The fundamental purpose of language is to convey meaning. Language is instrumental in the human ability to articulate and express thought because it underpins and limits the ideas which individuals are capable of formulating.
George Orwell’s renowned dystopian novel, Nineteen Eighty Four encapsulates the power of language to mould perceptions. Through his well-developed creation of Newspeak, Orwell illustrates that language can be wrought to intentionally sanitise and dilute the real meanings of words, and discriminately gate-keep information. Following a similar vein, Australian Barrister Julian Burnside suggests that if you prod the media’s smoky world of ambiguities, and misinformation, you will find:
“The world is awash with examples of dead language—empty rhetoric dressed up in the current style, or empty maundering with abstraction piled on abstraction—all devoid of content. These are the empty calories, the fast food of modern discourse,” – Truth and Lies, ABC Radio National
These observations prompt reflection upon the relationship between language, conceptual interpretation and the potential this has to influence individuals’ agency.
The orthodox offenders- politicians and the media- do have a tendency to employ strategic language techniques to filter and censor messages and information. These techniques entail euphemisms, political jargon and mollified language, sometimes to a point that the message becomes so abstract it’s almost devoid of meaning.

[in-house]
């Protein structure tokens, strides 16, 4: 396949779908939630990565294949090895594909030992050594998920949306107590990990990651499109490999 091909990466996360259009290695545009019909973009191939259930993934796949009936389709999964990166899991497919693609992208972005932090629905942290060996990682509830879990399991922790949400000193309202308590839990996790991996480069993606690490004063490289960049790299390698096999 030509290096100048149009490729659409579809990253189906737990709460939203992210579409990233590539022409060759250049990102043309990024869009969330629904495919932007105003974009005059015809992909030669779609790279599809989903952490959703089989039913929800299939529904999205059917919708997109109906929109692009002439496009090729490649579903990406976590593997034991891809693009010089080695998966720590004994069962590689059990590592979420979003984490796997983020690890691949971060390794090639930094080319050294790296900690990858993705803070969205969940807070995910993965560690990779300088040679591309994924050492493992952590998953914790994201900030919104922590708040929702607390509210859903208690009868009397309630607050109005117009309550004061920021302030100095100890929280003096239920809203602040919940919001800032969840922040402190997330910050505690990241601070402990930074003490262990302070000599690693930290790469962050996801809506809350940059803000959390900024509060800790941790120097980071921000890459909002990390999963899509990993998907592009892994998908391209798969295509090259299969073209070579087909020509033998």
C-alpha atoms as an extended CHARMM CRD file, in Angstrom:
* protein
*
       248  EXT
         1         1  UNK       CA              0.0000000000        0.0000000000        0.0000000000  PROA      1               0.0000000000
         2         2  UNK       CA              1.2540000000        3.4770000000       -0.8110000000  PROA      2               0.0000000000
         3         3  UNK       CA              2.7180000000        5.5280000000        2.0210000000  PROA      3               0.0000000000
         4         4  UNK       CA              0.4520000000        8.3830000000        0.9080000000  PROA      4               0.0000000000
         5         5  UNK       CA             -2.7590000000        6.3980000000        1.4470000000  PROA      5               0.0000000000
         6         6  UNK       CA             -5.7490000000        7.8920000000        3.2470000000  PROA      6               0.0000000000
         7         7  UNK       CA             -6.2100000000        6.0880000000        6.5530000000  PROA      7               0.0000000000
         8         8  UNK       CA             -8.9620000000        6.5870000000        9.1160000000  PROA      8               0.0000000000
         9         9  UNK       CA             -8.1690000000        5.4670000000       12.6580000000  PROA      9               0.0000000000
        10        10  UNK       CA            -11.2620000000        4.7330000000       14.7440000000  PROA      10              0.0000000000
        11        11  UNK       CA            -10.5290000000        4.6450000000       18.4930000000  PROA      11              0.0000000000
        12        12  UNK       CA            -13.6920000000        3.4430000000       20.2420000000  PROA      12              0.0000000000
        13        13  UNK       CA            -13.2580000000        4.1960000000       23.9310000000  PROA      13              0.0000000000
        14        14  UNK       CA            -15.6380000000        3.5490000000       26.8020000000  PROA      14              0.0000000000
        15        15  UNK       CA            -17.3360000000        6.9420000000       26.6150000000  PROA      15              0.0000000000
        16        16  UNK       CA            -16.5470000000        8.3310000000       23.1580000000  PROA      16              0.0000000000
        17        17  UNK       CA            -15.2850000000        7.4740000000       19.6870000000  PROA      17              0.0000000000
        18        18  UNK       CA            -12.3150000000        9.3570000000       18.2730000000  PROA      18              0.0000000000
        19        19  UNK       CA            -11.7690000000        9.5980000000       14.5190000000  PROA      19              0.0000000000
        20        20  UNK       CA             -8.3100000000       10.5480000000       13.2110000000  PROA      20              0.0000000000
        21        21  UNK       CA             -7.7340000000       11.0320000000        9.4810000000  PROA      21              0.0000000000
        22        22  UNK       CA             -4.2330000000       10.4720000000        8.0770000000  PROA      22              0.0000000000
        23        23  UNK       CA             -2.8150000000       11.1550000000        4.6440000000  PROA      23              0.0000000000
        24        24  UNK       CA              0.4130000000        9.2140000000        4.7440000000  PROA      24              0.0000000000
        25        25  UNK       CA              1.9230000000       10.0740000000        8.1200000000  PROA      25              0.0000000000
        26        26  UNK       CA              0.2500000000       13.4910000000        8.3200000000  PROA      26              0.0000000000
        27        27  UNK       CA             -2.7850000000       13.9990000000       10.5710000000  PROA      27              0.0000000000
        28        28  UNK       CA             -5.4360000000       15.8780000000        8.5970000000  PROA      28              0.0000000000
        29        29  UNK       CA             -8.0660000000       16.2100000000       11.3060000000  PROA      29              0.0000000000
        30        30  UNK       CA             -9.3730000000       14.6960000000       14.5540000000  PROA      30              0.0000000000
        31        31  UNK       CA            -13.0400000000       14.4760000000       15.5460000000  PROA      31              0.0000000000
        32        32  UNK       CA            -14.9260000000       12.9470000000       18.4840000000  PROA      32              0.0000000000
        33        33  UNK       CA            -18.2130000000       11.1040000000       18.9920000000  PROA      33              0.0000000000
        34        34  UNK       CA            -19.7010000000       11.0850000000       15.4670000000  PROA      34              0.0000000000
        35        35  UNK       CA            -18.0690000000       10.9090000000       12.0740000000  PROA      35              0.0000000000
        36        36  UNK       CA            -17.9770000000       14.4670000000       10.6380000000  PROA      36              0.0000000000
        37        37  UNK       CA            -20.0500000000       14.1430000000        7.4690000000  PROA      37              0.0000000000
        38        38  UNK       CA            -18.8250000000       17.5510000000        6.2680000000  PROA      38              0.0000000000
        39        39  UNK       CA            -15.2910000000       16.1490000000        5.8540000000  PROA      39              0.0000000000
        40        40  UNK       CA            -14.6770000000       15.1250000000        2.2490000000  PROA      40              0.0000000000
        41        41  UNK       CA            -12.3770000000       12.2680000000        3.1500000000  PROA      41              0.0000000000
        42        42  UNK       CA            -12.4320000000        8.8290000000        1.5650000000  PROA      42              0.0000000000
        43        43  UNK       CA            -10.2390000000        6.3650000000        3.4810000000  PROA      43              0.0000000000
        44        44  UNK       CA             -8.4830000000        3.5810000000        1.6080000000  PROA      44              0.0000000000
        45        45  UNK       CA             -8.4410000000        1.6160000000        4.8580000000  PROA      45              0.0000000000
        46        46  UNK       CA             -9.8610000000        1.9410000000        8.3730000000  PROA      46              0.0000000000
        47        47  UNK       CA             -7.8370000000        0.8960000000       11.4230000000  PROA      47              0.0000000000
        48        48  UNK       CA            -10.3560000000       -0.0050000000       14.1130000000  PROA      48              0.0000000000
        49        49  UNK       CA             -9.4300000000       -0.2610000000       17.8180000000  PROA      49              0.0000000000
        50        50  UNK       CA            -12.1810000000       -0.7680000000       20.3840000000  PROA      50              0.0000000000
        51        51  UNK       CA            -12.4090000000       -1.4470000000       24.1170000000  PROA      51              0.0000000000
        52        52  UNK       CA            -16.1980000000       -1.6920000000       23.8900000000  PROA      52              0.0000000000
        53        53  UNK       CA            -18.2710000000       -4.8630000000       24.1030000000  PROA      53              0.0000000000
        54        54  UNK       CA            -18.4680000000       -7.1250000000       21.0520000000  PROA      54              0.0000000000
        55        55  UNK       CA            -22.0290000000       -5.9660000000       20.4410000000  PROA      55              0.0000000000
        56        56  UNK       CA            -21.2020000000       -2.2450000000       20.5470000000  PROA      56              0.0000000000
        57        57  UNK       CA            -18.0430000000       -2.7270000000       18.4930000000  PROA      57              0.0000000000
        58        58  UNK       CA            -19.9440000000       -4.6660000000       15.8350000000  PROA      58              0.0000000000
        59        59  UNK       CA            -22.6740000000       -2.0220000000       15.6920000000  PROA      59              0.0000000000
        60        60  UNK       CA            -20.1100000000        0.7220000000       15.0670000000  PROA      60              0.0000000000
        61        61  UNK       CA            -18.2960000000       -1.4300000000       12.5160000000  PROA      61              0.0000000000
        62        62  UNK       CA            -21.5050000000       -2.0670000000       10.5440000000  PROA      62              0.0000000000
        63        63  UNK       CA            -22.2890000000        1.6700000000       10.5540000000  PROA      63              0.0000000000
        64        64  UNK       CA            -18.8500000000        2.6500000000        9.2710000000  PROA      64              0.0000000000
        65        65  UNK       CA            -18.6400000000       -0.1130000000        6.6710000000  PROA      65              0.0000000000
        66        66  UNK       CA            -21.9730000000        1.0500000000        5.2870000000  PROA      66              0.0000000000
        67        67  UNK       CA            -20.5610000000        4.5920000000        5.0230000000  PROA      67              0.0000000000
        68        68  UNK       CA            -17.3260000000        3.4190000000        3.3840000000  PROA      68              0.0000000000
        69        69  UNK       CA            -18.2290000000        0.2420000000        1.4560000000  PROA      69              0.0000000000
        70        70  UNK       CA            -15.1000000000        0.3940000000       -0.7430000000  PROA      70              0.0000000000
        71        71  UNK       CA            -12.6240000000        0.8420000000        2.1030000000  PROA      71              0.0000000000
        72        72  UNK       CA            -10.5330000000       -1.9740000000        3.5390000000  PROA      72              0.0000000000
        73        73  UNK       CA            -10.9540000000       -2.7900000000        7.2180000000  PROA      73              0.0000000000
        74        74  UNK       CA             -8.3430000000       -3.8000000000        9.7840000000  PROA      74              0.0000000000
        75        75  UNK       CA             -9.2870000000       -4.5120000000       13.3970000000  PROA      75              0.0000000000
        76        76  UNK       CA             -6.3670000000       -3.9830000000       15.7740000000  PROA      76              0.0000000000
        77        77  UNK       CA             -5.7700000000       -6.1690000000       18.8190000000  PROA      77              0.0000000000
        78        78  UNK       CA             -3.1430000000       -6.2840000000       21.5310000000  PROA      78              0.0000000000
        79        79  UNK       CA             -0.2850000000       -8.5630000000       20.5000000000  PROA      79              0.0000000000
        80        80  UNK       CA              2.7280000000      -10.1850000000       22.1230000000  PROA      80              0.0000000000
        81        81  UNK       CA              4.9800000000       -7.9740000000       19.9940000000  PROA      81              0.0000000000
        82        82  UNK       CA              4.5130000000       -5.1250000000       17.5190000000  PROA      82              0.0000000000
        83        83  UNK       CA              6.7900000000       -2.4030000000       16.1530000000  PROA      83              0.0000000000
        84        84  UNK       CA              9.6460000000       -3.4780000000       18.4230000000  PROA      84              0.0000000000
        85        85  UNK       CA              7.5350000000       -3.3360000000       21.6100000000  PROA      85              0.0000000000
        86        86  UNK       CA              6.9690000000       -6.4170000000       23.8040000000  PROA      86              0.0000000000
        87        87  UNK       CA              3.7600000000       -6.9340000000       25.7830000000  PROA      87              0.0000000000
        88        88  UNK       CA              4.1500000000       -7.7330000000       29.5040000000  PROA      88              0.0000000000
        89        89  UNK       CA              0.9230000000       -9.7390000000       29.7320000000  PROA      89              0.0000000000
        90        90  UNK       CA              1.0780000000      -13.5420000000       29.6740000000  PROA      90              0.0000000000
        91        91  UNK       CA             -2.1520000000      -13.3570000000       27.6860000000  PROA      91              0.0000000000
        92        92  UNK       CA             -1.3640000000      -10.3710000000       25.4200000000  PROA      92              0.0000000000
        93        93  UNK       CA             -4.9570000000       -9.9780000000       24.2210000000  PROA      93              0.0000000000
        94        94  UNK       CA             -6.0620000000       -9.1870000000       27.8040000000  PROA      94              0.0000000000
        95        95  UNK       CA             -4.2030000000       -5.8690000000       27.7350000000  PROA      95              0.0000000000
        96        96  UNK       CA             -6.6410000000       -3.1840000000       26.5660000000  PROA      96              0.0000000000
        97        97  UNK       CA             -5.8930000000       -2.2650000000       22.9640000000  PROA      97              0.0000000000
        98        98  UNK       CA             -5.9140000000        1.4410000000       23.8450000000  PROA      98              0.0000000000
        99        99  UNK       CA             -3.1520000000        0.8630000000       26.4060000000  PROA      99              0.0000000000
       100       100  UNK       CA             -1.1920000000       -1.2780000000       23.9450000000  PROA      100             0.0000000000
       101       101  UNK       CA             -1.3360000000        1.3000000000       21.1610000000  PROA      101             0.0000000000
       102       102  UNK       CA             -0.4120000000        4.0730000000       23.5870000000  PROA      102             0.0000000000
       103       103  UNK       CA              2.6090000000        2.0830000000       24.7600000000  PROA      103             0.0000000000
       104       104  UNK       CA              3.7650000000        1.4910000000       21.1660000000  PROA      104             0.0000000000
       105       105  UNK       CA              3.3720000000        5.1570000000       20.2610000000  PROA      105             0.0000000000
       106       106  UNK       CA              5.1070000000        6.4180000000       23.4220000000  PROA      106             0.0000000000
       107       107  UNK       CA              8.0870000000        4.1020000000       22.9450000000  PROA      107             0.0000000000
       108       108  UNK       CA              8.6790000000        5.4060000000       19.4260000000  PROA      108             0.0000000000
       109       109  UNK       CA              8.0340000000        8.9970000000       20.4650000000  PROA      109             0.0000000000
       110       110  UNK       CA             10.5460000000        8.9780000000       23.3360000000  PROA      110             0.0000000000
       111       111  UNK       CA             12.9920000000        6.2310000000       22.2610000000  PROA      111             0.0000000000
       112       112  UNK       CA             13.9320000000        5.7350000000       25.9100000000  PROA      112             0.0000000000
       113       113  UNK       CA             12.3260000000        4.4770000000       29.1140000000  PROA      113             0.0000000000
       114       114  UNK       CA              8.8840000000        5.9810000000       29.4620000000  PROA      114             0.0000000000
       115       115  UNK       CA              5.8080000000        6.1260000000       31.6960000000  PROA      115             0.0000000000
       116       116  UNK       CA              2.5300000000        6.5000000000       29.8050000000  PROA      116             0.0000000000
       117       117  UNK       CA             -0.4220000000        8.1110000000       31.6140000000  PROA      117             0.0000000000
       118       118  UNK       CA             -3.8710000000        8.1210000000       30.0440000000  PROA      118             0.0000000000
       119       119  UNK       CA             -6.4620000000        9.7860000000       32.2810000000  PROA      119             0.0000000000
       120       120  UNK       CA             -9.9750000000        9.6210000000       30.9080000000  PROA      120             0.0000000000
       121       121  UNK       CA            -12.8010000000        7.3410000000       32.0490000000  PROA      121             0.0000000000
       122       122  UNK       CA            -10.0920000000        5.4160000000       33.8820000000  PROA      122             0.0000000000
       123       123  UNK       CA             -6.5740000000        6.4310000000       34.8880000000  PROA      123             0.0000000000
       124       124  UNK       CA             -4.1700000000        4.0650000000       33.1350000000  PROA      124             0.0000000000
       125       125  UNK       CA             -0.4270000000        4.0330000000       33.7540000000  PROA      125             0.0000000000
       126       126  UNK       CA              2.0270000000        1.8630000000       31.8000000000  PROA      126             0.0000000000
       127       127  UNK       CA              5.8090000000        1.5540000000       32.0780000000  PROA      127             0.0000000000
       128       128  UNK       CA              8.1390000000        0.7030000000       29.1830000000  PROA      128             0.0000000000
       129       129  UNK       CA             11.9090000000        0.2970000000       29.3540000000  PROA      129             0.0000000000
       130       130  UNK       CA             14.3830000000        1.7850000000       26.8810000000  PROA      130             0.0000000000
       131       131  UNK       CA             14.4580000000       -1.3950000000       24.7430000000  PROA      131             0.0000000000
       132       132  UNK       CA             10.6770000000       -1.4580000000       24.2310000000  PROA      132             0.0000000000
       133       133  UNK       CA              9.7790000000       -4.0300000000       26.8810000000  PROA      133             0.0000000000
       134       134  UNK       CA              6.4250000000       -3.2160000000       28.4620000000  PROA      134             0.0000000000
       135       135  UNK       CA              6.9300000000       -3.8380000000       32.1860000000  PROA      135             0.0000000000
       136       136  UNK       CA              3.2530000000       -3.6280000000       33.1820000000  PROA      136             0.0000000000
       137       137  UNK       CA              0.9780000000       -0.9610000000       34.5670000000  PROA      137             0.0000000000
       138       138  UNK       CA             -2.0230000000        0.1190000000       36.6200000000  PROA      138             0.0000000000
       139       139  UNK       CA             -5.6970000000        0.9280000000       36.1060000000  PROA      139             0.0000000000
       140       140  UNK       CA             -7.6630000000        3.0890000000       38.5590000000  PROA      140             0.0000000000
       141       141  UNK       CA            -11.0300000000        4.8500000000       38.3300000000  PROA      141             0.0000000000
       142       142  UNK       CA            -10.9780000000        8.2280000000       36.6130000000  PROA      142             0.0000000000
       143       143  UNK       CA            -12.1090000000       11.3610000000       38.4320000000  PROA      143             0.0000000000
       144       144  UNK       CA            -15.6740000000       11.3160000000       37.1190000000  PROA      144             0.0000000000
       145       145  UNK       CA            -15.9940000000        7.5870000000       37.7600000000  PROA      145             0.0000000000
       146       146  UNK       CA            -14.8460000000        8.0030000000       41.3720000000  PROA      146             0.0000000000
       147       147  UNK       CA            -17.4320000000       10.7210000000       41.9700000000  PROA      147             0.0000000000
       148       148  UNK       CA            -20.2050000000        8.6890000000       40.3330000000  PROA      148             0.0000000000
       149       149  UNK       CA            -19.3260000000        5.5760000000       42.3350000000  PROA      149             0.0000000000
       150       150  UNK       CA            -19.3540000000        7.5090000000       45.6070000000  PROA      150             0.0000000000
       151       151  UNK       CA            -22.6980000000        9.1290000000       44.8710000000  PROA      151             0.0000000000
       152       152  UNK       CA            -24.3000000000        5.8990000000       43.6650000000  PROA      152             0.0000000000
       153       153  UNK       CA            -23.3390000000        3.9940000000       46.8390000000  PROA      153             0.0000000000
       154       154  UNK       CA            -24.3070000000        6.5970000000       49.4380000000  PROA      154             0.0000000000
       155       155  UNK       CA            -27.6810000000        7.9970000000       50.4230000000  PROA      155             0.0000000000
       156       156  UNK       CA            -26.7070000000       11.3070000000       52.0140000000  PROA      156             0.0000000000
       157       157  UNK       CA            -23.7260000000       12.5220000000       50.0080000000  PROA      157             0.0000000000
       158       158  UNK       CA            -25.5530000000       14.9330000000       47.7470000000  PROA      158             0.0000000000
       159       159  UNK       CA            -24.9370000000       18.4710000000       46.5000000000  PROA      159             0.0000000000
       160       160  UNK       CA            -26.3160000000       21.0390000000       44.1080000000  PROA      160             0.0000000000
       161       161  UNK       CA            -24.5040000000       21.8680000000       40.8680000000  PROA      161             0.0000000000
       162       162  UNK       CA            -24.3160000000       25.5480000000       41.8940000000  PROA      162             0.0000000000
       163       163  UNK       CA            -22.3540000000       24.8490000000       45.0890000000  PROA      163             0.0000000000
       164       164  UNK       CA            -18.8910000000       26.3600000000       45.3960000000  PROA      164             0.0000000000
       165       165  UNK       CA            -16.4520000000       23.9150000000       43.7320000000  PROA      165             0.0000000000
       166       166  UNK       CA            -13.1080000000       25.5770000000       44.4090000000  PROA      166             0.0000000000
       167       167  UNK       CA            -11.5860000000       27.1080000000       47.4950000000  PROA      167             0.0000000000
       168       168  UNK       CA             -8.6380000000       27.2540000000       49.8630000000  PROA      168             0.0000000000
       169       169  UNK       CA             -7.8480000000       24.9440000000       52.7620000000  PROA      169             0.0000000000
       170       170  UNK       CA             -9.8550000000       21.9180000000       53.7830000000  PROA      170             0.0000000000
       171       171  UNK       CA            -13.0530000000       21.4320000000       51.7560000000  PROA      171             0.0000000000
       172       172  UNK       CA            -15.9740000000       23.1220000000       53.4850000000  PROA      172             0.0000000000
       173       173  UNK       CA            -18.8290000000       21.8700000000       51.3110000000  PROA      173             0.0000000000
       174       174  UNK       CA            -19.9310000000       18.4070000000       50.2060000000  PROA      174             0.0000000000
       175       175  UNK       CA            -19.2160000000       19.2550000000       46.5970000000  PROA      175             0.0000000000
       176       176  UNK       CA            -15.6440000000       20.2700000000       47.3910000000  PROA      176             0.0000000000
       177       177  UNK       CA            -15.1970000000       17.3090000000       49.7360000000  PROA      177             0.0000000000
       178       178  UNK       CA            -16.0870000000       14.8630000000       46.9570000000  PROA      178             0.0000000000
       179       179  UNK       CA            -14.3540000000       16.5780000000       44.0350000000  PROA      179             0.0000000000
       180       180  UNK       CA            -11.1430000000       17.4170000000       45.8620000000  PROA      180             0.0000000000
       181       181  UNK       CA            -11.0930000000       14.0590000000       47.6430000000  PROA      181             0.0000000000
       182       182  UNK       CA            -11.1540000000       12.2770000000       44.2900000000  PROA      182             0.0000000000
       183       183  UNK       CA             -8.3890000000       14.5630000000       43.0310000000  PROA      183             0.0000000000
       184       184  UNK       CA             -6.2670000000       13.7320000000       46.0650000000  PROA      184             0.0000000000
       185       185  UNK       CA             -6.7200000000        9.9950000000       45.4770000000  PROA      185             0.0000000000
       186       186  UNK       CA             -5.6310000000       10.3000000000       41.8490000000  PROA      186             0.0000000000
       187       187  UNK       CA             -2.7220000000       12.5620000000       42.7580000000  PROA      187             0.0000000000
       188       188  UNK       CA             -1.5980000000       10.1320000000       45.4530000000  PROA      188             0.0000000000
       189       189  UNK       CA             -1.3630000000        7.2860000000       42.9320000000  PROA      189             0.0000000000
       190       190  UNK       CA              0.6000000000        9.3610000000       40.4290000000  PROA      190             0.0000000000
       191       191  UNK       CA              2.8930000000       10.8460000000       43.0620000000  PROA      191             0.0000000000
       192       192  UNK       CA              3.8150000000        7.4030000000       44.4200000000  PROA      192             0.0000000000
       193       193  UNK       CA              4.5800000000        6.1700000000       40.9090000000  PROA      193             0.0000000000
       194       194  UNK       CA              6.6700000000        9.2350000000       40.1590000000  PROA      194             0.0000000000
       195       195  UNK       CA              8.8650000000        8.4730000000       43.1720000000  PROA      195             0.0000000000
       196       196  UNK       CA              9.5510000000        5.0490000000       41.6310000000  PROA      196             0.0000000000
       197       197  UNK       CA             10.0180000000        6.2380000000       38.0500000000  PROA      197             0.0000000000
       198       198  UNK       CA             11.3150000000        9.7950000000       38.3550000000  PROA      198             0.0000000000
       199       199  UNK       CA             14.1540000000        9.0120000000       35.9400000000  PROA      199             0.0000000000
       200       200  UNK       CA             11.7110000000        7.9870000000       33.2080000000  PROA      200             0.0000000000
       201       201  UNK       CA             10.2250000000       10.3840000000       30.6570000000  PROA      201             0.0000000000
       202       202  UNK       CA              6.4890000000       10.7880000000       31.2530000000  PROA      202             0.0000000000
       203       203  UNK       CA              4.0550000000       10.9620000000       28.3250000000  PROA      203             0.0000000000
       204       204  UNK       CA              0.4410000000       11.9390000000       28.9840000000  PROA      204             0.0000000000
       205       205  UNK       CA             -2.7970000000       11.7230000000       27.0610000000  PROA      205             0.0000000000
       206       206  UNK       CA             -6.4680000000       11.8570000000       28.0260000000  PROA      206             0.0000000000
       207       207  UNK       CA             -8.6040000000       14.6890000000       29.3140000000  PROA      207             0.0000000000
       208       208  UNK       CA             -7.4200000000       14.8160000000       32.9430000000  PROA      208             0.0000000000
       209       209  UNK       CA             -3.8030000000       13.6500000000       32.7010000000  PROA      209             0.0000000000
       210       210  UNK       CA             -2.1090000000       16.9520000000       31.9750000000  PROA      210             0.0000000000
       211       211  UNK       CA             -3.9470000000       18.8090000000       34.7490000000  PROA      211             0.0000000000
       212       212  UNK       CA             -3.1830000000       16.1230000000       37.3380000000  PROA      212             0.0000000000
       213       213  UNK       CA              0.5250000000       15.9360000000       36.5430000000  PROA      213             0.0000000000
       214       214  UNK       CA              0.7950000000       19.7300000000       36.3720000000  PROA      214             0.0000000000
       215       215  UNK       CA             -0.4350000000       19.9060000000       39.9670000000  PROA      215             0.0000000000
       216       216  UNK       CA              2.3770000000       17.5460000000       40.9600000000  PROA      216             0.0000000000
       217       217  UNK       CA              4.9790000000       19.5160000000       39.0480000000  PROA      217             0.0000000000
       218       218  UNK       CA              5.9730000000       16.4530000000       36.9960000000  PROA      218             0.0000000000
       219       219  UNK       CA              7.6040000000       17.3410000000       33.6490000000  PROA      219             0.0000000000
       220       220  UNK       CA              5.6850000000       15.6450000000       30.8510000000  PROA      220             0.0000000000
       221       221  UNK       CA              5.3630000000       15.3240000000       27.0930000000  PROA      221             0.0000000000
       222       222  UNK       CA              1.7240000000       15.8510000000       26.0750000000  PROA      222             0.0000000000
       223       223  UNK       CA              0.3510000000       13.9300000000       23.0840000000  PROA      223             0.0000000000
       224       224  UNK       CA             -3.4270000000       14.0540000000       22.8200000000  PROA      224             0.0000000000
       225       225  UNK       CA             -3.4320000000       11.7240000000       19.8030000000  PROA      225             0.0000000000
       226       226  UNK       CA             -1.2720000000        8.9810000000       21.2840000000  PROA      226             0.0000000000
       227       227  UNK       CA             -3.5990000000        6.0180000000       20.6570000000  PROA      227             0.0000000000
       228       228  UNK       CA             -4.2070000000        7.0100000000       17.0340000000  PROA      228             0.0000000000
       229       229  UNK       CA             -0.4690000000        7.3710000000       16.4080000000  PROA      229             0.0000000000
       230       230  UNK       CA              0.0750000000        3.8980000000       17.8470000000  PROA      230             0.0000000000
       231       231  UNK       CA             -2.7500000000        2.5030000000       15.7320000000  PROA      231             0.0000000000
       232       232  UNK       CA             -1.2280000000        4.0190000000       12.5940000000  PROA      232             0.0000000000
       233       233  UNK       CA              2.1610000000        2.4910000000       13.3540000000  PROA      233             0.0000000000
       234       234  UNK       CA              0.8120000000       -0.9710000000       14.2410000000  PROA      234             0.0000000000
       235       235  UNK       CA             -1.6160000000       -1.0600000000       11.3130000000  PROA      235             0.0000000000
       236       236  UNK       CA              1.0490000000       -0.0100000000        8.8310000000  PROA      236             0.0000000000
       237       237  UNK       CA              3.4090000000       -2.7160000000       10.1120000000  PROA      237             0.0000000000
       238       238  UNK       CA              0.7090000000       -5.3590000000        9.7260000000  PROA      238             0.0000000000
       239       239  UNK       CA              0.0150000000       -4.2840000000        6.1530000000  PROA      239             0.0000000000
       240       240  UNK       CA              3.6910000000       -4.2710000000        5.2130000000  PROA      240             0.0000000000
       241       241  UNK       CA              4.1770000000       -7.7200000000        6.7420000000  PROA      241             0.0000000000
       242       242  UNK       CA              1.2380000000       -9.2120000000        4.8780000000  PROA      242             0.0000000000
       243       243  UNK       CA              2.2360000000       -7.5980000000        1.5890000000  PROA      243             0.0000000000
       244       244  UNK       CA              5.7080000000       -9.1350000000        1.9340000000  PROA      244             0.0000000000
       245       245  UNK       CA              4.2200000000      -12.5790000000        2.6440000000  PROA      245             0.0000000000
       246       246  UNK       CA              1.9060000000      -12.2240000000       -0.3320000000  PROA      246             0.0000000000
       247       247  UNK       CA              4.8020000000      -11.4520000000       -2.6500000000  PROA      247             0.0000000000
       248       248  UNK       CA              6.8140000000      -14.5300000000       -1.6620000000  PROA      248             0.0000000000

To illustrate this point, let’s examine the use of euphemisms. When reporting on the Middle East conflict, the word ‘torture’ is now consistently avoided, instead replaced with the phrase, ‘extreme rendition’, implying that this inexcusable treatment is merely an ‘unpleasant practice’. Dead soldiers are, ‘non-operative personnel’, and civilians killed are deemed ‘collateral damage’- defined in the dictionary as ‘destruction or injury beyond that intended or expected’- which hardly does justice to describe the devastating consequences this has on the family of the victim. The bombing and shelling of enemy combatants are referred to as ‘surgical strikes’, however, one might imagine that bombs and rockets are not surgical nor accurate when blowing up people: they kill indiscriminately. Innocent civilians killed in ‘surgical strikes’ are described as ‘soft targets’, the victims of ‘incontinent ordnance’; vocabulary many individuals would not even recognise, and thus, such indistinct, meaningless information is unlikely to register as a concept to be questioned.
Acclaimed author Don Watson, articulately reflects that,
“Every day we are confronted with a debased, depleted sludge: in the media, among corporations and companies, the public services and cultural institutions New styles of business management have forced on us this new public language that makes no sense to outsiders and confounds even those who use it,” – Don Watson, Death Sentence: The decay of public language
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